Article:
• remind me tomorrow
  • remind me next week
  • never remind me
Subscribe to the ANN Newsletter • Wake up every Sunday to a curated list of ANN's most interesting posts of the week. read more

Train to the End of the World
Episode 7

by Steve Jones,

How would you rate episode 7 of
Train to the End of the World ?
Community score: 4.3


Train to the End of the World continues to boldly ask how smart and dumb a single anime can be simultaneously. I'm at a loss for words. Who could have guessed that the most potent weapon in a zombie apocalypse would be the lewd prose of D.H. Lawrence? This episode is filled with screwball shenanigans that most comedy series can't even dream of. However you saw this arc going, I don't think it involved zombies getting so horny that they explode.

This is a great opportunity to talk about something I don't mention nearly enough: sound design. It's a part of the anime sausage that's easy to take for granted, but good sound goes a long way toward making a good cartoon. For a show like Shuumatsu Train, the audio component grounds us in the real side of its surreal environment and enhances its alienness. It also makes the anime way funnier. The exaggerated monotone of the zombies' vocal direction offsets the horror angle in favor of the farce. Similarly, I love the cute popping noise that accompanies each zombie decapitation. These subversions make these scenes more hilarious and memorable, and the series is full of this stuff. Pochi, for instance, yips at a register several octaves too high for his size, and that's why it's funny. The clang of the gang's morse code communications with Zenjiro has also become an iconic weekly ritual. These smart and askew foley decisions add up. They're paramount to the show's identity.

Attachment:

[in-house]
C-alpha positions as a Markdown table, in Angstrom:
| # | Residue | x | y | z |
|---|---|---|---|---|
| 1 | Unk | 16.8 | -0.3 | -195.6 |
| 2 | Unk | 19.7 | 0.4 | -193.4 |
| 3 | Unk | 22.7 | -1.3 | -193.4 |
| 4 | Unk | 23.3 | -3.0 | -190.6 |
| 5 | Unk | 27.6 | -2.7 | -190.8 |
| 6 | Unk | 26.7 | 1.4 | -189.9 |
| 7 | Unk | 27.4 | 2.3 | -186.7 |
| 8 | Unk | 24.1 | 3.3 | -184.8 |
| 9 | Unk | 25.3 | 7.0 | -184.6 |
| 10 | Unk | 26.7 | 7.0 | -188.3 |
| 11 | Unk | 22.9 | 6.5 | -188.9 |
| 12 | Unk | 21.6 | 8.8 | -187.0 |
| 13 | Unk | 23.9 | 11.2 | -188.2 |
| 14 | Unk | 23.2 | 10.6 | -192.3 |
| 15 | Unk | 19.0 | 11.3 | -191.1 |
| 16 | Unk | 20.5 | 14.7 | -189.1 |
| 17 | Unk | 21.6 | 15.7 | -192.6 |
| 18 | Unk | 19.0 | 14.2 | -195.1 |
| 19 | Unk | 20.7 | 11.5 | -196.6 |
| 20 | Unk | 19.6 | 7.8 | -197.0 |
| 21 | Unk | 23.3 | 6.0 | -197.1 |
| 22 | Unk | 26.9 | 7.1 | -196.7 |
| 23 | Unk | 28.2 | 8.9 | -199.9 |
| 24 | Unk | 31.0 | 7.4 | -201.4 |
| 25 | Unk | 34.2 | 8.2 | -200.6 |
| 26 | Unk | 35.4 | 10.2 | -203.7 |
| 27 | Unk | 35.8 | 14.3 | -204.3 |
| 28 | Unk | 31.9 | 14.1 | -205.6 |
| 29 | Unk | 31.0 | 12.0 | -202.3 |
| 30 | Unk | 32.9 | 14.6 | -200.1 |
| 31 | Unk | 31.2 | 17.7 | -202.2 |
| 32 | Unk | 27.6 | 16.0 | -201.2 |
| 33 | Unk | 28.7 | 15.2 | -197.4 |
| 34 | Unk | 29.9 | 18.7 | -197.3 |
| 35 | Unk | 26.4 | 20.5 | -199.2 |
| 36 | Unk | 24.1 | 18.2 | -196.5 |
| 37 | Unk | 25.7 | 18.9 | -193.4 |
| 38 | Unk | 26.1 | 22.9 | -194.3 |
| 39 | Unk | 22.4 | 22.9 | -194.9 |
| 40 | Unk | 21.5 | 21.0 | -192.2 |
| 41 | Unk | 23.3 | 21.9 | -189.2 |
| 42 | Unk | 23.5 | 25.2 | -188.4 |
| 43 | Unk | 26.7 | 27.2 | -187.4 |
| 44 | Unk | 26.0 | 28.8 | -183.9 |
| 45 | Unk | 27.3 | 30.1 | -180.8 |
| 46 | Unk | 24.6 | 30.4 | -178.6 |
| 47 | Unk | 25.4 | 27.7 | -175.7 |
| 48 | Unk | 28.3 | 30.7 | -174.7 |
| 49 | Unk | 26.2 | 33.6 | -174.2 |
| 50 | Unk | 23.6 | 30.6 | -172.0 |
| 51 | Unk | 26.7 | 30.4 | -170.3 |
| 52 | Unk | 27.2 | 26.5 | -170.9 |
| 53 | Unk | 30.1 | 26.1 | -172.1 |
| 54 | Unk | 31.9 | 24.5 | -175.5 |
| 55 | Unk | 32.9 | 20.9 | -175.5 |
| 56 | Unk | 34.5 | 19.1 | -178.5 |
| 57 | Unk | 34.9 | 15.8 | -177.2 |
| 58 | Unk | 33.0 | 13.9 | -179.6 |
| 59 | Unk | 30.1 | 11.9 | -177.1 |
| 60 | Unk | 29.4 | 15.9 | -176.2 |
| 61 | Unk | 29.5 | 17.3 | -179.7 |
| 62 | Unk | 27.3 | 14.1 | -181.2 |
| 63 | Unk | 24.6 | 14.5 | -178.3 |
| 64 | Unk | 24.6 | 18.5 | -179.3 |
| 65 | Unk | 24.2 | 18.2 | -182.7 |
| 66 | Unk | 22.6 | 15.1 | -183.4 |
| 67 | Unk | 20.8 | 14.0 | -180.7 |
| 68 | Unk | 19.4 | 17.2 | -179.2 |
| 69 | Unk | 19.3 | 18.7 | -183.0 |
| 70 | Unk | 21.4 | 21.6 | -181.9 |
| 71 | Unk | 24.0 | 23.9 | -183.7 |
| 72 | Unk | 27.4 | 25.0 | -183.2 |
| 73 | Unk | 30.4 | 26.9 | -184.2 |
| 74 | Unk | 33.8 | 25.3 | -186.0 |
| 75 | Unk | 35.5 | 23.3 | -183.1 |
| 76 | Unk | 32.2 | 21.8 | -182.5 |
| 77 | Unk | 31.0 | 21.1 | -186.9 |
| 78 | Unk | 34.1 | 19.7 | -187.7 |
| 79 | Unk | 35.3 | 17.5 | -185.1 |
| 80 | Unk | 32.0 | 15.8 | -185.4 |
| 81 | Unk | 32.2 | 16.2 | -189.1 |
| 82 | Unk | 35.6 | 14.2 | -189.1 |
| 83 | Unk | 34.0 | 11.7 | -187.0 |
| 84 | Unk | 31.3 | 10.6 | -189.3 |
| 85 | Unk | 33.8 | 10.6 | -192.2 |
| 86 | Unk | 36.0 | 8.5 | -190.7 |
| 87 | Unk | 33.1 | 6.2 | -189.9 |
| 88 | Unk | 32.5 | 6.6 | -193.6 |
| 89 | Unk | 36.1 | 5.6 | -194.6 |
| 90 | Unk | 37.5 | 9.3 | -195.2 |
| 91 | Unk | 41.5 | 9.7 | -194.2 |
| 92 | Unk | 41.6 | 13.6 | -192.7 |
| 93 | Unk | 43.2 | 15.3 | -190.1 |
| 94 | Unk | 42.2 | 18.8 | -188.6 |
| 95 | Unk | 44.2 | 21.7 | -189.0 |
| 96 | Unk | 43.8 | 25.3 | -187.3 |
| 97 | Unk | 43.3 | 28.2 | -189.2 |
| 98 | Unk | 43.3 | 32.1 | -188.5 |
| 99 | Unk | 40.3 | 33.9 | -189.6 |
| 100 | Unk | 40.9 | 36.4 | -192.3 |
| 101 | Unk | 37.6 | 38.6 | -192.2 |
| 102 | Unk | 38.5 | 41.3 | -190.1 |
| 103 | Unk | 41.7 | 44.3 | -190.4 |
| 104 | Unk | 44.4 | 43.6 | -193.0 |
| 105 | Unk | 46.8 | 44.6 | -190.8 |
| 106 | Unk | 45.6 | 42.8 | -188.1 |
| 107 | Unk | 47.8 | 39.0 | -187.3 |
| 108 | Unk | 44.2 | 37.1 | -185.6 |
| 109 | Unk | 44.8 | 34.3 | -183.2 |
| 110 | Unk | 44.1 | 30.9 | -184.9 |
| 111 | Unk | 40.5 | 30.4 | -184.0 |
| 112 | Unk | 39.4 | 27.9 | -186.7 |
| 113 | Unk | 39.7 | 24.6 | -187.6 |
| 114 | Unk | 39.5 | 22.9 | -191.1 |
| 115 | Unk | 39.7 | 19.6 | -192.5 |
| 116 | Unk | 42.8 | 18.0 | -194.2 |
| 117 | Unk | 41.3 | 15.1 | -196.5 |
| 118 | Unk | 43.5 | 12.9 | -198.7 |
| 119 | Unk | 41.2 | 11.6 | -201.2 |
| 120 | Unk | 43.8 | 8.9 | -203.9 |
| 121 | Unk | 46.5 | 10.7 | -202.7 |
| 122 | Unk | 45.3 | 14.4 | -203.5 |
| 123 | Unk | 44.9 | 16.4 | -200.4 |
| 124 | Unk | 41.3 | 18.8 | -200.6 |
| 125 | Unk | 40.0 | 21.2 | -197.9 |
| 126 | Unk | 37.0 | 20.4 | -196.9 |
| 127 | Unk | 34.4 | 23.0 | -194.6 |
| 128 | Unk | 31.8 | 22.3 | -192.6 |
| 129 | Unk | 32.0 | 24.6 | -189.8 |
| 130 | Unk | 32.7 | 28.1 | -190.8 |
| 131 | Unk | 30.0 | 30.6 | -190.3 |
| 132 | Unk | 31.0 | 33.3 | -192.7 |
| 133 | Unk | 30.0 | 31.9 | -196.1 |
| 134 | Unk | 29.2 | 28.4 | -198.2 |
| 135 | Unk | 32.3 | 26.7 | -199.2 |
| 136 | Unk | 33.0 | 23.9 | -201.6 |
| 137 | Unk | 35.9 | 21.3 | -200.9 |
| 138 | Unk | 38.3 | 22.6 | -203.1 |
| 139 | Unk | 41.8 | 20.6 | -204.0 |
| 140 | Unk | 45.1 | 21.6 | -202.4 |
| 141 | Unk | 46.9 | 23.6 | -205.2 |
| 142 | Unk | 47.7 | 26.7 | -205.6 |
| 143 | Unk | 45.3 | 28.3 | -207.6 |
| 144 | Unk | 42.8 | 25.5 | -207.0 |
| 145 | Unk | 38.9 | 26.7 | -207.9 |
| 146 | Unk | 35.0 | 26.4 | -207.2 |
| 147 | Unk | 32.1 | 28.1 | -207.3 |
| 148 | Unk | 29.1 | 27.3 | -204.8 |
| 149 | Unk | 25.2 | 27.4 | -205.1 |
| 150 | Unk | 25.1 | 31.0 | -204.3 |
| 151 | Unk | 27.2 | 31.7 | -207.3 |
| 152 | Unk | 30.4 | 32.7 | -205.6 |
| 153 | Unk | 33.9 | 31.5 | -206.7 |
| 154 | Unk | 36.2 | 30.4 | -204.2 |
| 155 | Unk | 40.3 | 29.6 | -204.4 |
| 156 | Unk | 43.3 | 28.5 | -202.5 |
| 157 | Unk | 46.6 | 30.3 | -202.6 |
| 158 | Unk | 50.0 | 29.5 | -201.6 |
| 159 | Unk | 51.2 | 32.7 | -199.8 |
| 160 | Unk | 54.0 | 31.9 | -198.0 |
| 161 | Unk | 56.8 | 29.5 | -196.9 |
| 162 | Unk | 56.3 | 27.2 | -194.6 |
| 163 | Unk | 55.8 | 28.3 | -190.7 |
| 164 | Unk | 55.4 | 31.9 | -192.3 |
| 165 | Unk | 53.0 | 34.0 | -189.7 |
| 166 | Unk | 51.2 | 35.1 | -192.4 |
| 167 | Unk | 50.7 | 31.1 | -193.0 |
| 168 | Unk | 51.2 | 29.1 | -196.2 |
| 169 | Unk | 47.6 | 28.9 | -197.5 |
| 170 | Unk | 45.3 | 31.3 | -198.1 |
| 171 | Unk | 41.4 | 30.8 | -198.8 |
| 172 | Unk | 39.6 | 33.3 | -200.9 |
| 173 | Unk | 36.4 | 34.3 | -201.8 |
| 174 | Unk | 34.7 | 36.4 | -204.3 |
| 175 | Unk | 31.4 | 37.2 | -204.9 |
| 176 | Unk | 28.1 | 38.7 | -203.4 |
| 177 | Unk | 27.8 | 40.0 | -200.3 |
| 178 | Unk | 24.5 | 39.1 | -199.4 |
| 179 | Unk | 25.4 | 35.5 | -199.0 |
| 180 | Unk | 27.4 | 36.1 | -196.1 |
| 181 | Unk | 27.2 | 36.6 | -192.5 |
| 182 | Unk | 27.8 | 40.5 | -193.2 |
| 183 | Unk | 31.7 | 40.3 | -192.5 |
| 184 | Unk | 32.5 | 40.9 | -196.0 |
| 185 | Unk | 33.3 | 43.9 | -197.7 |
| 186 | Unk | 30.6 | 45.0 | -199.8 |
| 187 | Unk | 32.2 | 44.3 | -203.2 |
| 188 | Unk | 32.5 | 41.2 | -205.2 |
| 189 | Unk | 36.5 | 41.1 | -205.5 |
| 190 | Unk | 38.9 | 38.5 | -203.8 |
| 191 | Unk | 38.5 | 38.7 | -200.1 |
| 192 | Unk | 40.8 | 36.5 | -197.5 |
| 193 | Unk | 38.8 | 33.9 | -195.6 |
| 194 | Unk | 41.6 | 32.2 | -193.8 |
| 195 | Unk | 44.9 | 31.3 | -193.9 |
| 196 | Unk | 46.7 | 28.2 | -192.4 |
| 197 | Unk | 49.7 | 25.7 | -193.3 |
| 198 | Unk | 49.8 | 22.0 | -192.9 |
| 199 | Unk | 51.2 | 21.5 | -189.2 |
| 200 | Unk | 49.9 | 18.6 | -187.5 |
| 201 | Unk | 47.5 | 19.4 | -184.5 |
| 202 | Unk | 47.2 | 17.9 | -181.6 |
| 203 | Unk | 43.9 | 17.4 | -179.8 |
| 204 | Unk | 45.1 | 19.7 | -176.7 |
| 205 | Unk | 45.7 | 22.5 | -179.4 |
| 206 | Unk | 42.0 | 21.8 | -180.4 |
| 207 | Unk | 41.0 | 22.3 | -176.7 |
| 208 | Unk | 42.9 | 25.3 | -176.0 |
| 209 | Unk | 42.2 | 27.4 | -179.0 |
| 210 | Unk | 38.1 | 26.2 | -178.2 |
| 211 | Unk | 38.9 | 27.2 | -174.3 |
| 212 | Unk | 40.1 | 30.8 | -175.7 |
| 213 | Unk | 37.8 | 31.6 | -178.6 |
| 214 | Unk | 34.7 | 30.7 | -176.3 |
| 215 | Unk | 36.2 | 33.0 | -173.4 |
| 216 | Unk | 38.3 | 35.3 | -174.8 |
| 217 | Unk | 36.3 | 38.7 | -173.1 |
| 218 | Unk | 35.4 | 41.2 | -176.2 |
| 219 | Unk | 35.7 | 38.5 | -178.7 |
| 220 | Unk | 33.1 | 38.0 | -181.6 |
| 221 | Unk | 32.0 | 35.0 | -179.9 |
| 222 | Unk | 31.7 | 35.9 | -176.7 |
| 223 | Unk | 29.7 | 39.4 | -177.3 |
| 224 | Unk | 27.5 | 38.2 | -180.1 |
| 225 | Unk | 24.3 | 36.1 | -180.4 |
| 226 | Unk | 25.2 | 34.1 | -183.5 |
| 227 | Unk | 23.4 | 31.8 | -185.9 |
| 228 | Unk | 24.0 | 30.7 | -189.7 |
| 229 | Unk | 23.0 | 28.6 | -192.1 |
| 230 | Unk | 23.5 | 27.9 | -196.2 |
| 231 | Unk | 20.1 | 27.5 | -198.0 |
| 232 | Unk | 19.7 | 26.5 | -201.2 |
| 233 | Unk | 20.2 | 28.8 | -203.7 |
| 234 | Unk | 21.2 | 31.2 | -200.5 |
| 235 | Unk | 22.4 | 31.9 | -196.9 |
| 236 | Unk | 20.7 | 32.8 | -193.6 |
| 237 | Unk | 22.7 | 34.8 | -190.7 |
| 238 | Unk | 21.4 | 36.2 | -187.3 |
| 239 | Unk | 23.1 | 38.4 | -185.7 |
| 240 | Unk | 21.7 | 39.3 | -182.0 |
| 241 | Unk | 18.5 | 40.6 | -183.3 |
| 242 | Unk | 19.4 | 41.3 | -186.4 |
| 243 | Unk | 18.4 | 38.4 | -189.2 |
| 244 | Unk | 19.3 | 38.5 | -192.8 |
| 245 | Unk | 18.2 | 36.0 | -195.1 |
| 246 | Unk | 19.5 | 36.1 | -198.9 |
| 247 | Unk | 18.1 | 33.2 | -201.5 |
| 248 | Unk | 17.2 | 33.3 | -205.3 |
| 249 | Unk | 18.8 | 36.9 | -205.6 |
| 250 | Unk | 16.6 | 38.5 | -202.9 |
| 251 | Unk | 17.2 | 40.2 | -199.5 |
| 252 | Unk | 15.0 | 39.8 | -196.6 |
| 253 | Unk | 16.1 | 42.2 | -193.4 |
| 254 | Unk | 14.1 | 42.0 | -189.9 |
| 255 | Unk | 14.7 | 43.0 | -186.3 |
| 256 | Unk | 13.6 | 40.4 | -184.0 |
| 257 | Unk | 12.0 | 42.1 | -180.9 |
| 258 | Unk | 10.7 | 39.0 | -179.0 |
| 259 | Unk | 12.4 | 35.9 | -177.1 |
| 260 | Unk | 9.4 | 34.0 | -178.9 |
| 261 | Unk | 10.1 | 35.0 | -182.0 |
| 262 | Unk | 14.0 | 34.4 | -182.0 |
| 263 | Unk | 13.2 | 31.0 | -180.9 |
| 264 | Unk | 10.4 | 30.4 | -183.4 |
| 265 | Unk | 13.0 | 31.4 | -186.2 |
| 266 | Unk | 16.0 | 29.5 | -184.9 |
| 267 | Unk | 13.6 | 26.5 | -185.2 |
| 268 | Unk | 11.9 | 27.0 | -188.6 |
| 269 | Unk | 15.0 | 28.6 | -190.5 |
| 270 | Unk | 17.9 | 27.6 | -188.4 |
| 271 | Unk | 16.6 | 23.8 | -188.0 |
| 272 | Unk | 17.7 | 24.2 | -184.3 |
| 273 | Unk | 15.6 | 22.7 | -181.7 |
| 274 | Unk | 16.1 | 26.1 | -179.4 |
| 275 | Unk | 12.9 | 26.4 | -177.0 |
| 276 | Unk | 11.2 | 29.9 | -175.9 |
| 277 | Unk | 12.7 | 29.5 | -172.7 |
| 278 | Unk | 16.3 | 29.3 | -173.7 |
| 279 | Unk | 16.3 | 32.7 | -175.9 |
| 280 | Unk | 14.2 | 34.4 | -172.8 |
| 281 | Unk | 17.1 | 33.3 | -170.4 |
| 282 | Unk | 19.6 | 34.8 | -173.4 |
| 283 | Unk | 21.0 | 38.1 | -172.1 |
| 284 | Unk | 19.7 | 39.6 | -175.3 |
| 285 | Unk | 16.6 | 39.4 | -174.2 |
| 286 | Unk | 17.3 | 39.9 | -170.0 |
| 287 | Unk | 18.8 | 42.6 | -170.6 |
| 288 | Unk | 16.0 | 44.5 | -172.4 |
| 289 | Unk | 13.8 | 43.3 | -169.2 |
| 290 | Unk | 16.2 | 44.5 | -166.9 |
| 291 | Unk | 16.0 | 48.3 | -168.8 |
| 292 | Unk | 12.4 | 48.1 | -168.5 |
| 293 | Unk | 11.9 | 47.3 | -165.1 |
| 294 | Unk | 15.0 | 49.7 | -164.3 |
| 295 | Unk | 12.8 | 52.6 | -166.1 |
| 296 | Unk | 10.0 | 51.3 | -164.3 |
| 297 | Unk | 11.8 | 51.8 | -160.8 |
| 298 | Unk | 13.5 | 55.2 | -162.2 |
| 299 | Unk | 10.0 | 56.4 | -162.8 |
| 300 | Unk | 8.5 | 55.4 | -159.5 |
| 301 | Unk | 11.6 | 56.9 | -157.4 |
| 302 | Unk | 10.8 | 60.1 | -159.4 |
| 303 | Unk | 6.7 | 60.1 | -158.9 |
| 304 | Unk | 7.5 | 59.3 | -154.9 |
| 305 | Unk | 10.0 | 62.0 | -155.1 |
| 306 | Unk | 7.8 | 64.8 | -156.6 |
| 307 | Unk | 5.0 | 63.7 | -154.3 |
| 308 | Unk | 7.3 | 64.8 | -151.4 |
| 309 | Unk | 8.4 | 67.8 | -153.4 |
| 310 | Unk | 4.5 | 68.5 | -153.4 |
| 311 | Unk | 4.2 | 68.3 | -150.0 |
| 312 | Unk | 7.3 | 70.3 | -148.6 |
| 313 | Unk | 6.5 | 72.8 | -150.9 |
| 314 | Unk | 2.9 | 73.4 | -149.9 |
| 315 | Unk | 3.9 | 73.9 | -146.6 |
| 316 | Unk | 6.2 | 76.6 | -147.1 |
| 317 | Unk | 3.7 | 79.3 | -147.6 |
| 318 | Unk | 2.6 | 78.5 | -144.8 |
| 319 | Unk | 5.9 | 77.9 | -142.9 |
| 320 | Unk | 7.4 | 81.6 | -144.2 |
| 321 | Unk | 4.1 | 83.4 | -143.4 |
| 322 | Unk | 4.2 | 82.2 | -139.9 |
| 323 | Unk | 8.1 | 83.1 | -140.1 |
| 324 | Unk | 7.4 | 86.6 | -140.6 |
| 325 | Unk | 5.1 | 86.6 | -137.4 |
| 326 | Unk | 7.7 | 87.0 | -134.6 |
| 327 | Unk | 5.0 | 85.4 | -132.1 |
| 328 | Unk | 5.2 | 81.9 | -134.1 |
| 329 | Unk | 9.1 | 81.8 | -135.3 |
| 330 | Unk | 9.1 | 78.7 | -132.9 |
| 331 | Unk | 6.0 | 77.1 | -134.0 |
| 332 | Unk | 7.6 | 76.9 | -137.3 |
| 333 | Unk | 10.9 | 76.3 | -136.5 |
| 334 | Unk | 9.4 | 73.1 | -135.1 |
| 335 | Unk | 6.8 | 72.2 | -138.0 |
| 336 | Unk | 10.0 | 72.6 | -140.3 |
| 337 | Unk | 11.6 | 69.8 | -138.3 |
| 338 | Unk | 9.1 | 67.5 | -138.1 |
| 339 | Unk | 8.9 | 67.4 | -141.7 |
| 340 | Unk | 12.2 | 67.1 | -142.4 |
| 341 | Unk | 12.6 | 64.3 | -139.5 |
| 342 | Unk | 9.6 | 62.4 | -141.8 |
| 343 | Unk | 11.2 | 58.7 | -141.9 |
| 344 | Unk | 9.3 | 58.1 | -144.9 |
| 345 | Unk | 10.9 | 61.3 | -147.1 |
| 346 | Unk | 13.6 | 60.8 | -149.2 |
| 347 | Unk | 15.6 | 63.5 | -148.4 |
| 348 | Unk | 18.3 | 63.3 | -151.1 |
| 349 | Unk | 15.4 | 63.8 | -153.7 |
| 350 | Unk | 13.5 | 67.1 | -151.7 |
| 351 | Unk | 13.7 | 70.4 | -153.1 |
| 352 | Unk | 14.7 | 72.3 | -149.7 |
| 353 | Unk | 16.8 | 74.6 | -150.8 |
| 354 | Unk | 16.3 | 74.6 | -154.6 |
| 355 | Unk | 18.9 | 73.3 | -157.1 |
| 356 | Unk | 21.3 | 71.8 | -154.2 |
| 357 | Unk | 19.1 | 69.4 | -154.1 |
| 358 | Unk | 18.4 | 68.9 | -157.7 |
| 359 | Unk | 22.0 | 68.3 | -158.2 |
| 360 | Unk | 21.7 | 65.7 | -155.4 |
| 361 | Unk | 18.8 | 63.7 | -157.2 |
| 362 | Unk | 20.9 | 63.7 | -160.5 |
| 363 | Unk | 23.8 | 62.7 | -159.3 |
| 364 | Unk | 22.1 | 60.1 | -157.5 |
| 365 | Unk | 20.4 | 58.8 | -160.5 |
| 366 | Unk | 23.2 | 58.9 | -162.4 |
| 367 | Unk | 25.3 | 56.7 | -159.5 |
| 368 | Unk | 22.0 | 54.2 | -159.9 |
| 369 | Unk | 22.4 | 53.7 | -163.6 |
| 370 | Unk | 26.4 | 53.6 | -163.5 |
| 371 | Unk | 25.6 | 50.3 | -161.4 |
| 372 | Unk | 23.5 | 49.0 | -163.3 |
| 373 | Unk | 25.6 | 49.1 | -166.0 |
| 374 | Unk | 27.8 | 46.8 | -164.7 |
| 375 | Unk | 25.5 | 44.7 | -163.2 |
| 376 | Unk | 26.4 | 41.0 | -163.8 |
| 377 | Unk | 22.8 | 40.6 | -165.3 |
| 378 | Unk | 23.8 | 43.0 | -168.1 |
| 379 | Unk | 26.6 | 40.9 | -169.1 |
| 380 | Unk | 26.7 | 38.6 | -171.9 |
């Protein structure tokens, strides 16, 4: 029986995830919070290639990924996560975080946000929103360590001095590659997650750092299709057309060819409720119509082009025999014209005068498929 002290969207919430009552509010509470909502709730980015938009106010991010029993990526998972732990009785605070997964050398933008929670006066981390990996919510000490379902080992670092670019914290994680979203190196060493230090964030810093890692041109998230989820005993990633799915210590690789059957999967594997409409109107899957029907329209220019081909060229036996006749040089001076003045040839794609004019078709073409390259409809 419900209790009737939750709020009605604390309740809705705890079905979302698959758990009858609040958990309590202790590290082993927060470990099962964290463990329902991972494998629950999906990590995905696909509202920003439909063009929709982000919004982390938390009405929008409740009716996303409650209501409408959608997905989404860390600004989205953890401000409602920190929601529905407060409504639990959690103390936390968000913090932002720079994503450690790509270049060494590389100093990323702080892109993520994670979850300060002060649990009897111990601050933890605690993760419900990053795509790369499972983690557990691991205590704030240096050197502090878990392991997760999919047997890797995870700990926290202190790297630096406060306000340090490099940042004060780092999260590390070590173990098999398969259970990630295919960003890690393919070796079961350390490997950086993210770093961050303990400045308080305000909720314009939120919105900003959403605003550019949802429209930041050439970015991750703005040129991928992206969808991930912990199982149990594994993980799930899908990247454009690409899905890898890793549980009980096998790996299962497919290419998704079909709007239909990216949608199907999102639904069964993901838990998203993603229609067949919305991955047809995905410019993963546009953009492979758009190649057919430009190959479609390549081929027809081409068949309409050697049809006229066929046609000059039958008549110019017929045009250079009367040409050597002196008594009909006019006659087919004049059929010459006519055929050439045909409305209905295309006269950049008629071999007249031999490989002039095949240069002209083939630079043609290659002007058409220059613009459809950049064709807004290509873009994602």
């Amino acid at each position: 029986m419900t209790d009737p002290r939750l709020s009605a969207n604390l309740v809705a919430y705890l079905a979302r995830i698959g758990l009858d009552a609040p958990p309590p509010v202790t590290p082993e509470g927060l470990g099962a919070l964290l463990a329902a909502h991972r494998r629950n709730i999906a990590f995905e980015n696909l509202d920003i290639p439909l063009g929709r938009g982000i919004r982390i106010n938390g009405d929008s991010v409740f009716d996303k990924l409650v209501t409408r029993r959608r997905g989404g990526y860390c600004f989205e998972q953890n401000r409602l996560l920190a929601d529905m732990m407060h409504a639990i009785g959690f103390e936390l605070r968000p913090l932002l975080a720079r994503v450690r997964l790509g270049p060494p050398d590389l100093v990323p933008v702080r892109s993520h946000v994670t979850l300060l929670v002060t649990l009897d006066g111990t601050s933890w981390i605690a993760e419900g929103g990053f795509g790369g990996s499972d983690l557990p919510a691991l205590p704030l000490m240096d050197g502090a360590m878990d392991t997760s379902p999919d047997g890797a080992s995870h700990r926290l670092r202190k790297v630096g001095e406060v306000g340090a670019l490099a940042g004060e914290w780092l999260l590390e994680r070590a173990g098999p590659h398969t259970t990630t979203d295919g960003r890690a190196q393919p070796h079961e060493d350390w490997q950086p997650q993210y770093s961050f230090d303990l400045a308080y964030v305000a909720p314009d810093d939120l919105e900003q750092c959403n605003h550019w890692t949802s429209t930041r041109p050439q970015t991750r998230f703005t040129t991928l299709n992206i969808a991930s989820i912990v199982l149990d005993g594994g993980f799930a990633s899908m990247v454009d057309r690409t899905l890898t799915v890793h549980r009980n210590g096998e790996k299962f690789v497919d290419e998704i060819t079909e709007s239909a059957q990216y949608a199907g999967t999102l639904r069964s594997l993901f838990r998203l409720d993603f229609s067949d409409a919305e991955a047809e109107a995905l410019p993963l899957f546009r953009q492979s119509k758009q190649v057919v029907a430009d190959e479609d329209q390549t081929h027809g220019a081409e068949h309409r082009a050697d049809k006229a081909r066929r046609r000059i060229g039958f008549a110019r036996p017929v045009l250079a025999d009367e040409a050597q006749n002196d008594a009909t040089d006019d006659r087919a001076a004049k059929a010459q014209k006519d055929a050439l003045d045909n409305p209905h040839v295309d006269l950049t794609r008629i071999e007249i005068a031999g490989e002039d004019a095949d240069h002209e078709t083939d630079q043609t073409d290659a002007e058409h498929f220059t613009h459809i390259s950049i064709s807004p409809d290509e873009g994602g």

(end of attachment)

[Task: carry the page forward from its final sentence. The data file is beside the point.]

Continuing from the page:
Obviously, the main story this week is zombie death by boner. Much can be said and/or interpreted about this rich and turgid topic. In that regard, Akira is definitely my kindred spirit, muttering to herself about the dichotomy between Eros and Thanatos and whatnot. Shuumatsu Train isn't as brazenly allegorical as Kino's Journey or Sonny Boy, but beneath the goofiness, it begs for thoughtful—perhaps even overwrought—analysis. Zombie movies are traditionally political texts, too, in which the shuffling corpses can stand in for groupthink, consumerism, ostracization, fatalism, or any number of concepts or communities—including idols! Please see Zombie Land Saga for further details.

In this specific situation, the migratory zombies seem to have eked out a modest sense of purpose, in which following their queen provides sufficient direction to keep them corralled and content. You could see this as good or bad; I think it's an interesting mixture of both. They're more docile than the traditional brain-slurping monstrosities, and perhaps this is just how they've chosen to adapt to the chaos of 7G, a world that forces everyone to compromise their humanity in one way or another. Is it better to be a zombie, or is it better to host a parasitic mushroom for a year or two? I can't answer that for you. Clearly, though, the zombie situation isn't ideal. In that regard, perhaps their eroticism-instigated explosions are acts of liberation, trading in the safety of idolizing their false queen for the flesh, blood, and bone of real human sexuality. La petite mort, the little death, is the antidote for true death. Maybe it's better to go out in a puff of orgasmic bliss than to shuffle mindlessly through the countless and colorless days.